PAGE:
To keep things manageable and encourage social distancing, Metropolitan introduced two seatings for mealtimes, including breakfast. While one group was on-shore exploring, the other group ate. At a certain point, they switched: the breakfast group went ashore, while the early-morning group came back to eat.
"It went really smoothly," Fielsch said. "And nobody complained about the meals being all a la carte."
In addition, Metropolitan Touring began offering more causal meals taken out on deck, with the more formal dining experience being offered indoors. That, too, has helped passengers social distance while still having plenty of onboard choice.
Menus and ship information are all available digitally though the use of QR codes. Passengers even can use their smartphones to book time in the La Pinta's onboard Jacuzzi, with up-to-the-minute information showing what timeslots are available.
Fielsch was quick to point out that of the entire Galapagos fleet, only nine vessels have an onboard doctor, including La Pinta. This is turning out to be a huge win for Metropolitan Touring, with the onboard physician overseeing the health and safety protocols onboard.
"Our medical doctor even supervises the cleaning of the snorkeling gear and wetsuits," said Fielsch, adding that even the mouthpiece on each snorkeling mask is a brand-new one that passengers can take home with them.
Ecuador is one of the few countries currently open to all international travelers who are legally able to fly there. Land border crossings continue to be closed.
Commercial flights resumed into Ecuador on June 1, and the Galapagos re-opened to limited tourism July 1. Currently, Americans, Canadians and British travelers can visit the Galapagos, though local quarantine measures can be imposed upon passengers returning to their own countries. Australian citizens are technically allowed to enter Ecuador but are currently unable to leave their own country due to quarantine measures.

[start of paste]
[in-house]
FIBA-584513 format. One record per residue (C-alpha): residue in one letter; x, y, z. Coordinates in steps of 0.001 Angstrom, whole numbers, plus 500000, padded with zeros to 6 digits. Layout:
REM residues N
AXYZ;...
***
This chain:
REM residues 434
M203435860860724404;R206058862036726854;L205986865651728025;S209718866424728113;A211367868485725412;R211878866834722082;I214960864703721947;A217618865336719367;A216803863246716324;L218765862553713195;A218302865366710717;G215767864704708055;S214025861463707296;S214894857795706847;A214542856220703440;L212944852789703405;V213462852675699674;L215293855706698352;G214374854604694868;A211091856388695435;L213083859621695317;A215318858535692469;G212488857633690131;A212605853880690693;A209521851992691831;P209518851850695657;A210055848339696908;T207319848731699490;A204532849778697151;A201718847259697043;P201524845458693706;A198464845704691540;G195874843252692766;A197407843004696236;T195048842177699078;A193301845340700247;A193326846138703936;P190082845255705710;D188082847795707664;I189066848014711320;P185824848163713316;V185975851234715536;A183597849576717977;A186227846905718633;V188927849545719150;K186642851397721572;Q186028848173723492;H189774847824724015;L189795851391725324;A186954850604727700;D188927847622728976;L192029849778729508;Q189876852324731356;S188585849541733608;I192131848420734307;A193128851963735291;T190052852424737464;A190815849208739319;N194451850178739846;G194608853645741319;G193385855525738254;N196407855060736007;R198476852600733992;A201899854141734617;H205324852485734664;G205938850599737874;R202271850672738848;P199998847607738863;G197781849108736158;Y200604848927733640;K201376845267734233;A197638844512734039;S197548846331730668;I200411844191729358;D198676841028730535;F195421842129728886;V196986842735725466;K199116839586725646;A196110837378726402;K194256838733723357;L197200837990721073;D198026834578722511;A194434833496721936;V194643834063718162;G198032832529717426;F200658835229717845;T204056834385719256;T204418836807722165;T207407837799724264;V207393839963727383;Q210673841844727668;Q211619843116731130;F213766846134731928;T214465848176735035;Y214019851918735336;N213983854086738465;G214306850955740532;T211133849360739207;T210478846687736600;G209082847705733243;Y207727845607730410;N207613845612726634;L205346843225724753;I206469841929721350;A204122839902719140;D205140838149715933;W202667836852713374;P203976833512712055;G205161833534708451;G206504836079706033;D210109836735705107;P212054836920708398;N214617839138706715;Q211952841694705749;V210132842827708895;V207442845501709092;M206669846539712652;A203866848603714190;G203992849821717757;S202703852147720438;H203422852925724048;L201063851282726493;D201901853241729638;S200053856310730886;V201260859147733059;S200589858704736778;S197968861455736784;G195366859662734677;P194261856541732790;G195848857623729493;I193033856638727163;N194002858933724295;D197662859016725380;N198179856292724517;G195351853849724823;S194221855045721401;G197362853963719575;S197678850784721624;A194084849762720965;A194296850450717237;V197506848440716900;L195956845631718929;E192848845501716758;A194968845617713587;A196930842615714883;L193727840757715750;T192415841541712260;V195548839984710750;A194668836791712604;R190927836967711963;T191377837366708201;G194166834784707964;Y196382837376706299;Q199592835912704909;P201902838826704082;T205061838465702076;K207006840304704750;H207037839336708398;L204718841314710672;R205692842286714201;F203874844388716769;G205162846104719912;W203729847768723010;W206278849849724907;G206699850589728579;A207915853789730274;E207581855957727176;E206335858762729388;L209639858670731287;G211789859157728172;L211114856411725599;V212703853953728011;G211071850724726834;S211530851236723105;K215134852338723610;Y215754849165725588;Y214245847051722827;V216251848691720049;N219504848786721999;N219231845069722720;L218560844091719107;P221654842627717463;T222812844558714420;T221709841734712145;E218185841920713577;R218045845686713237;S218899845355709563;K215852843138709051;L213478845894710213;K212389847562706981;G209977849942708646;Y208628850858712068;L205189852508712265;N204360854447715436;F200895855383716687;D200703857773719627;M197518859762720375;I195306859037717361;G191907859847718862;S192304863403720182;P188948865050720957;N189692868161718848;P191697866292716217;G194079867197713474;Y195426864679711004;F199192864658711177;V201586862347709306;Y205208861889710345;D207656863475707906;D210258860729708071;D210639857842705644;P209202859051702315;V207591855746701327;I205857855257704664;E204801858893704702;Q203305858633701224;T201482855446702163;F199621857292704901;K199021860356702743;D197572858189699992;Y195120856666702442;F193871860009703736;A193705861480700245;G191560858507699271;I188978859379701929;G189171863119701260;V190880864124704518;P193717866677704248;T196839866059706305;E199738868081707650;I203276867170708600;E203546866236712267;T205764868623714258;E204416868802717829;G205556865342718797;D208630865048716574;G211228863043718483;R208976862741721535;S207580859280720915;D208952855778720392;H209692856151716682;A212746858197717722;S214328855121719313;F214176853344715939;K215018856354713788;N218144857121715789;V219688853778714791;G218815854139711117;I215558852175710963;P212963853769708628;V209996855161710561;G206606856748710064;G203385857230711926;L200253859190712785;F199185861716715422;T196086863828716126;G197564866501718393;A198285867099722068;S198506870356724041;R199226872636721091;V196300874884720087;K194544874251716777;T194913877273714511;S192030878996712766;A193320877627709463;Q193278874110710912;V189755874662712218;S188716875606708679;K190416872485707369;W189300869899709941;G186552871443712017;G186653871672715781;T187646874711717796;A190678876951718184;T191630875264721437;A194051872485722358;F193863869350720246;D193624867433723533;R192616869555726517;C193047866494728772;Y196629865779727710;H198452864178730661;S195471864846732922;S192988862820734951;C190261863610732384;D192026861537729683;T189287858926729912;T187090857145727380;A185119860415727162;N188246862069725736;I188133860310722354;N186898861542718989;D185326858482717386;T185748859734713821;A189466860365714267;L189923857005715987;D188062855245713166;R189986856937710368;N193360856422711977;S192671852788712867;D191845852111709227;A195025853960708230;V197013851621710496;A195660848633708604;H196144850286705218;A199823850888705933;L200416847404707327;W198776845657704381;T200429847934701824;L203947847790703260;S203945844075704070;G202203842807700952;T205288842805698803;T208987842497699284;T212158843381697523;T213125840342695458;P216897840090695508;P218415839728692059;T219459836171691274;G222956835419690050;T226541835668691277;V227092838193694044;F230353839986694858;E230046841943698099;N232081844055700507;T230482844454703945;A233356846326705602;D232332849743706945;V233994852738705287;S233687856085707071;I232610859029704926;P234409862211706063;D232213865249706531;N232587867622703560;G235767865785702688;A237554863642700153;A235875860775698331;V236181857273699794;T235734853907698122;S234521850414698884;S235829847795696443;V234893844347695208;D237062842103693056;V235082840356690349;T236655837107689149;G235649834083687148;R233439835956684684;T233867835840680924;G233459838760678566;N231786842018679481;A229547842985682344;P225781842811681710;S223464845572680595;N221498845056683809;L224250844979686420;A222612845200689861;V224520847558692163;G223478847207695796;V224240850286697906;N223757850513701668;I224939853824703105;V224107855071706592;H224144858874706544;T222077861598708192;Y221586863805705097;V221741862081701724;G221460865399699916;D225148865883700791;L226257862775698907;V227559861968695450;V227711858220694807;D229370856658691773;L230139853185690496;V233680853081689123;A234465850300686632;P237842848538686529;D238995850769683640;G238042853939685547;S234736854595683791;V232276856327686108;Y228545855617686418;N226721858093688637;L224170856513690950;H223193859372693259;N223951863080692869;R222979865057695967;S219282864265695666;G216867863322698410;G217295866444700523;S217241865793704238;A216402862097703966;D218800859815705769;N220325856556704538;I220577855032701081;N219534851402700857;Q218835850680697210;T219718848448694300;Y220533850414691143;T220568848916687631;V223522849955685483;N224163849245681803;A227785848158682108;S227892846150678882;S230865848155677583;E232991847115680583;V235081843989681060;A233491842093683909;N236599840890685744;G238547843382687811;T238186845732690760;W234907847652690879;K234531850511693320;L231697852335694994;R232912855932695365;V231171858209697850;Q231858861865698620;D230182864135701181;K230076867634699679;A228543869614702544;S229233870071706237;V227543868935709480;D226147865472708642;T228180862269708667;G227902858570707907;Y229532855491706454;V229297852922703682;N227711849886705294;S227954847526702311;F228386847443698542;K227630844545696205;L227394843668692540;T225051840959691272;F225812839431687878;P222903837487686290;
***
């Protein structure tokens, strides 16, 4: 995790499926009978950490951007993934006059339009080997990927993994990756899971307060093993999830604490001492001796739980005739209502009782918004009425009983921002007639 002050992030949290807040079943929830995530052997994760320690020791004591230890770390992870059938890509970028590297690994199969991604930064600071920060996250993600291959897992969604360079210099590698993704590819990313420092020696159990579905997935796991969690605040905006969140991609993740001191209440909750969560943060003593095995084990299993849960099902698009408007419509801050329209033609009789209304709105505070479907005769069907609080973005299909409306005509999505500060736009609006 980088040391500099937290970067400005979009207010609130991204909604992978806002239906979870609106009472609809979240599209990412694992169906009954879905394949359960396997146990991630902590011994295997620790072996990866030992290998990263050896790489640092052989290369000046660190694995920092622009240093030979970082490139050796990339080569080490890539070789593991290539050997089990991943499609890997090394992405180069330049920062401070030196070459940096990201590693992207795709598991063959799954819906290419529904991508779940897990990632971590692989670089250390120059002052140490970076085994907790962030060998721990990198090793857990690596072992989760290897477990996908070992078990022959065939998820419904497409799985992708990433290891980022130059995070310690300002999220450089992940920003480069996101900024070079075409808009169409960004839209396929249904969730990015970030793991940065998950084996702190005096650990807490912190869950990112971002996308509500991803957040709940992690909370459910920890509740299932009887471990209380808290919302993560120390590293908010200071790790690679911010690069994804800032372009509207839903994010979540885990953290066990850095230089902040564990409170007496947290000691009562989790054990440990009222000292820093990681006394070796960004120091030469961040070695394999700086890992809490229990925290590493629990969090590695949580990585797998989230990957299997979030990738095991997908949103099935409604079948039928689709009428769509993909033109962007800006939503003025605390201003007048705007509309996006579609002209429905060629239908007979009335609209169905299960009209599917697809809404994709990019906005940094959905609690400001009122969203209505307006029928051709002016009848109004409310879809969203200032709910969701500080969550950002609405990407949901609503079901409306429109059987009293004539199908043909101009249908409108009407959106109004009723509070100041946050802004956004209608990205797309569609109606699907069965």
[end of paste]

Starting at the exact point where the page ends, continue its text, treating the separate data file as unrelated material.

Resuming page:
All travelers to Ecuador must present proof of a negative COVID-PCR test taken no earlier than 10 days prior to arrival in Ecuador to avoid the mandatory 14-day quarantine. However, onward travel to the Galapagos requires a COVID-19 test taken no less than 96 hours prior to arrival on the islands.
Due to the time involved in reaching the Galapagos Islands, it could be necessary to take an additional COVID-PCR test while in Ecuador, but before arrival in the Galapagos, depending on flight arrangements.
Passengers must fill out a health declaration before arrival to Ecuador, and they must wear masks nationwide in all public spaces -- both indoors and outdoors.
Some of the most well-known operators among North American and European passengers in the Galapagos Islands have not yet restarted operations. Celebrity Cruises, Lindblad Expeditions and Silversea all maintain a presence in the Galapagos but have yet to resume sailings.
Silversea's newest vessel, Silver Origin, is tentatively scheduled to enter service in the Galapagos in November. Celebrity Cruises and Lindblad Expeditions also offer bookable voyages to the Galapagos in November, however, these are still subject to approval from a variety of regulatory bodies.
While the U.S. CDC "No-Sail" ruling doesn't apply to vessels operating in the Galapagos, one of the largest obstacles at the moment to return to service is lack of air support. Only one European flight currently visits Guayaquil daily (KLM from Amsterdam), though some flights arrive on Copa Airlines via Panama City and on American Airlines from Miami and United from Houston-Intercontinental.
Metropolitan's work, though, helps pave the way for other smaller operators to begin sailings in advance of the larger expedition vessels in the Galapagos.
"It's so far from mass tourism," Metropolitan's Fielsch said, noting that if every vessel in the Galapagos was filled immediately to capacity, it would account for just under 1,700 people -- less than half the capacity of a single modern Carnival or Royal Caribbean vessel.
"Very few people go here," Fielsch said. "In 2018, we had 276,000 visitors. Only 65,000 went on ships. How many people go in one day to Venice? The average is 67,000 in one day."
Fielsch believes the tourism industry plays a valuable role in preserving the unique ecosystem of the islands. Much of the tourist fleet reports on illegal fishing activities and other possible threats, while the income from tourism provides much-needed economic activity for the islands' 25,000 residents.
"Tourism is what has made Galapagos not extinct," he said.